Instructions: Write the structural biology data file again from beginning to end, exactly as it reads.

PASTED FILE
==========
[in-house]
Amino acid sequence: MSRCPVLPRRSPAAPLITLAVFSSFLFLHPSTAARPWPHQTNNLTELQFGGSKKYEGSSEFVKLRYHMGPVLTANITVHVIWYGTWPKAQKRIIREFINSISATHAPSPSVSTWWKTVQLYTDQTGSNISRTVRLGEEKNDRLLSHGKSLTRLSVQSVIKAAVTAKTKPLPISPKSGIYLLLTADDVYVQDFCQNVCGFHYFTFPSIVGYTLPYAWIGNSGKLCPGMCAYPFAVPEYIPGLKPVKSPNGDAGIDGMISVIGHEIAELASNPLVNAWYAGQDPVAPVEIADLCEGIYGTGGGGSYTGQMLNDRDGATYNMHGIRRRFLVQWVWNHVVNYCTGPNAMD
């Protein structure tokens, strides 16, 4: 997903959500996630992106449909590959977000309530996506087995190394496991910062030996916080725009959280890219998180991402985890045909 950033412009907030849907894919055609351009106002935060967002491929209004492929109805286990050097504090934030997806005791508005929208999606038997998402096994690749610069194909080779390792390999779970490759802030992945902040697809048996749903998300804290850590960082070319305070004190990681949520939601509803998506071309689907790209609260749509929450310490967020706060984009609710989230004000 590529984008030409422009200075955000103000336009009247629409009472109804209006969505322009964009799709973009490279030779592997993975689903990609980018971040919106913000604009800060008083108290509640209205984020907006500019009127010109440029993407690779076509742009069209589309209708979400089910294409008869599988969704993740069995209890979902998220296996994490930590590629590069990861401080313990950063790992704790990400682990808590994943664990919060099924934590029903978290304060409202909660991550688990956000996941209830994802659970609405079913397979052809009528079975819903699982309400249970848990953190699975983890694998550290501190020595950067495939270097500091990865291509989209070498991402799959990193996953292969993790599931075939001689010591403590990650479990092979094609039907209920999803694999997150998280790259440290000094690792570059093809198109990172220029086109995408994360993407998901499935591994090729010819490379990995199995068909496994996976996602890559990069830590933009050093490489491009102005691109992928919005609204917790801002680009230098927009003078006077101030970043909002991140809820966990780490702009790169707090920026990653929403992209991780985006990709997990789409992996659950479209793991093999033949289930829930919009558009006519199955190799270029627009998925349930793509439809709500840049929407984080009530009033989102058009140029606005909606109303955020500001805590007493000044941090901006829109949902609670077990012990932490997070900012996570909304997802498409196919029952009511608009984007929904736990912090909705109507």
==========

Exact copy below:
[in-house]
Amino acid sequence: MSRCPVLPRRSPAAPLITLAVFSSFLFLHPSTAARPWPHQTNNLTELQFGGSKKYEGSSEFVKLRYHMGPVLTANITVHVIWYGTWPKAQKRIIREFINSISATHAPSPSVSTWWKTVQLYTDQTGSNISRTVRLGEEKNDRLLSHGKSLTRLSVQSVIKAAVTAKTKPLPISPKSGIYLLLTADDVYVQDFCQNVCGFHYFTFPSIVGYTLPYAWIGNSGKLCPGMCAYPFAVPEYIPGLKPVKSPNGDAGIDGMISVIGHEIAELASNPLVNAWYAGQDPVAPVEIADLCEGIYGTGGGGSYTGQMLNDRDGATYNMHGIRRRFLVQWVWNHVVNYCTGPNAMD
């Protein structure tokens, strides 16, 4: 997903959500996630992106449909590959977000309530996506087995190394496991910062030996916080725009959280890219998180991402985890045909 950033412009907030849907894919055609351009106002935060967002491929209004492929109805286990050097504090934030997806005791508005929208999606038997998402096994690749610069194909080779390792390999779970490759802030992945902040697809048996749903998300804290850590960082070319305070004190990681949520939601509803998506071309689907790209609260749509929450310490967020706060984009609710989230004000 590529984008030409422009200075955000103000336009009247629409009472109804209006969505322009964009799709973009490279030779592997993975689903990609980018971040919106913000604009800060008083108290509640209205984020907006500019009127010109440029993407690779076509742009069209589309209708979400089910294409008869599988969704993740069995209890979902998220296996994490930590590629590069990861401080313990950063790992704790990400682990808590994943664990919060099924934590029903978290304060409202909660991550688990956000996941209830994802659970609405079913397979052809009528079975819903699982309400249970848990953190699975983890694998550290501190020595950067495939270097500091990865291509989209070498991402799959990193996953292969993790599931075939001689010591403590990650479990092979094609039907209920999803694999997150998280790259440290000094690792570059093809198109990172220029086109995408994360993407998901499935591994090729010819490379990995199995068909496994996976996602890559990069830590933009050093490489491009102005691109992928919005609204917790801002680009230098927009003078006077101030970043909002991140809820966990780490702009790169707090920026990653929403992209991780985006990709997990789409992996659950479209793991093999033949289930829930919009558009006519199955190799270029627009998925349930793509439809709500840049929407984080009530009033989102058009140029606005909606109303955020500001805590007493000044941090901006829109949902609670077990012990932490997070900012996570909304997802498409196919029952009511608009984007929904736990912090909705109507």